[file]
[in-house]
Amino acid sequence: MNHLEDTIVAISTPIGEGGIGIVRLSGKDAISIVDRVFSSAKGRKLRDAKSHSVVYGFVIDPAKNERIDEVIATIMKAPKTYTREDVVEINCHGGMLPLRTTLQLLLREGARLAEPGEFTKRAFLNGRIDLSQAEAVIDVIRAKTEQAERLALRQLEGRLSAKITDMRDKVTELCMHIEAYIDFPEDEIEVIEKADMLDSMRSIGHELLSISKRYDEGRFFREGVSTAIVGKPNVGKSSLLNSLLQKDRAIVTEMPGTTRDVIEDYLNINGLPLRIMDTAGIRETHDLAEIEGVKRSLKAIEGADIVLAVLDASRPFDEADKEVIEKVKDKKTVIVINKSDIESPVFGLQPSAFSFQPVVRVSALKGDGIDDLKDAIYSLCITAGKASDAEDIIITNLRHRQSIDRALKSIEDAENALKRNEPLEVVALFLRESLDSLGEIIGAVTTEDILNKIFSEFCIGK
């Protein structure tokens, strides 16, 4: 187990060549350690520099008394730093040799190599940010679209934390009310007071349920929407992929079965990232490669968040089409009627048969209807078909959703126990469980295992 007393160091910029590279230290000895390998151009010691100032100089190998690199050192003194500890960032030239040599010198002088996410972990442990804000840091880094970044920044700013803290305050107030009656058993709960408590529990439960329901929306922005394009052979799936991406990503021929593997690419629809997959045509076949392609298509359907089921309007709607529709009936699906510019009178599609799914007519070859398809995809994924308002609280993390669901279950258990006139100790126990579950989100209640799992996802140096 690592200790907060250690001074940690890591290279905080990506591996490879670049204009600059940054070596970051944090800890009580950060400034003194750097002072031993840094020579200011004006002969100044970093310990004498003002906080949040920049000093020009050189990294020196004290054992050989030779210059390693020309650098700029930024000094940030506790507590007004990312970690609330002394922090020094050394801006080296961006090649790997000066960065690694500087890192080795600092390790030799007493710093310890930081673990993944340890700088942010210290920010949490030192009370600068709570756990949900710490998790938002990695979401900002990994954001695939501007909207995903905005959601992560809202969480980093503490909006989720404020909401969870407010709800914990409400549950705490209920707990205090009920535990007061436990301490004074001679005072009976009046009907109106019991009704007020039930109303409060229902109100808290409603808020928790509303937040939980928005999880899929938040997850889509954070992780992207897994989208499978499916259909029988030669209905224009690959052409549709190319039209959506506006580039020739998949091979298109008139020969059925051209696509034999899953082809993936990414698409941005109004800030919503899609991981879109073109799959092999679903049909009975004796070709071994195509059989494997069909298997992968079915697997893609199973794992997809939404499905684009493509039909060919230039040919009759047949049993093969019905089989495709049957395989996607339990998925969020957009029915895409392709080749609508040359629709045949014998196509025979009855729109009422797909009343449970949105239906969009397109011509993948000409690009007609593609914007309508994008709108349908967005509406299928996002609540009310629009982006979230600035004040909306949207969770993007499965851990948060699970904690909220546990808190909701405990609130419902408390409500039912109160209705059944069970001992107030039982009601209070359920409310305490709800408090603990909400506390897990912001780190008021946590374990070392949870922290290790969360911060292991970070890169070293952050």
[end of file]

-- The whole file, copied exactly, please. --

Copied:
[in-house]
Amino acid sequence: MNHLEDTIVAISTPIGEGGIGIVRLSGKDAISIVDRVFSSAKGRKLRDAKSHSVVYGFVIDPAKNERIDEVIATIMKAPKTYTREDVVEINCHGGMLPLRTTLQLLLREGARLAEPGEFTKRAFLNGRIDLSQAEAVIDVIRAKTEQAERLALRQLEGRLSAKITDMRDKVTELCMHIEAYIDFPEDEIEVIEKADMLDSMRSIGHELLSISKRYDEGRFFREGVSTAIVGKPNVGKSSLLNSLLQKDRAIVTEMPGTTRDVIEDYLNINGLPLRIMDTAGIRETHDLAEIEGVKRSLKAIEGADIVLAVLDASRPFDEADKEVIEKVKDKKTVIVINKSDIESPVFGLQPSAFSFQPVVRVSALKGDGIDDLKDAIYSLCITAGKASDAEDIIITNLRHRQSIDRALKSIEDAENALKRNEPLEVVALFLRESLDSLGEIIGAVTTEDILNKIFSEFCIGK
């Protein structure tokens, strides 16, 4: 187990060549350690520099008394730093040799190599940010679209934390009310007071349920929407992929079965990232490669968040089409009627048969209807078909959703126990469980295992 007393160091910029590279230290000895390998151009010691100032100089190998690199050192003194500890960032030239040599010198002088996410972990442990804000840091880094970044920044700013803290305050107030009656058993709960408590529990439960329901929306922005394009052979799936991406990503021929593997690419629809997959045509076949392609298509359907089921309007709607529709009936699906510019009178599609799914007519070859398809995809994924308002609280993390669901279950258990006139100790126990579950989100209640799992996802140096 690592200790907060250690001074940690890591290279905080990506591996490879670049204009600059940054070596970051944090800890009580950060400034003194750097002072031993840094020579200011004006002969100044970093310990004498003002906080949040920049000093020009050189990294020196004290054992050989030779210059390693020309650098700029930024000094940030506790507590007004990312970690609330002394922090020094050394801006080296961006090649790997000066960065690694500087890192080795600092390790030799007493710093310890930081673990993944340890700088942010210290920010949490030192009370600068709570756990949900710490998790938002990695979401900002990994954001695939501007909207995903905005959601992560809202969480980093503490909006989720404020909401969870407010709800914990409400549950705490209920707990205090009920535990007061436990301490004074001679005072009976009046009907109106019991009704007020039930109303409060229902109100808290409603808020928790509303937040939980928005999880899929938040997850889509954070992780992207897994989208499978499916259909029988030669209905224009690959052409549709190319039209959506506006580039020739998949091979298109008139020969059925051209696509034999899953082809993936990414698409941005109004800030919503899609991981879109073109799959092999679903049909009975004796070709071994195509059989494997069909298997992968079915697997893609199973794992997809939404499905684009493509039909060919230039040919009759047949049993093969019905089989495709049957395989996607339990998925969020957009029915895409392709080749609508040359629709045949014998196509025979009855729109009422797909009343449970949105239906969009397109011509993948000409690009007609593609914007309508994008709108349908967005509406299928996002609540009310629009982006979230600035004040909306949207969770993007499965851990948060699970904690909220546990808190909701405990609130419902408390409500039912109160209705059944069970001992107030039982009601209070359920409310305490709800408090603990909400506390897990912001780190008021946590374990070392949870922290290790969360911060292991970070890169070293952050």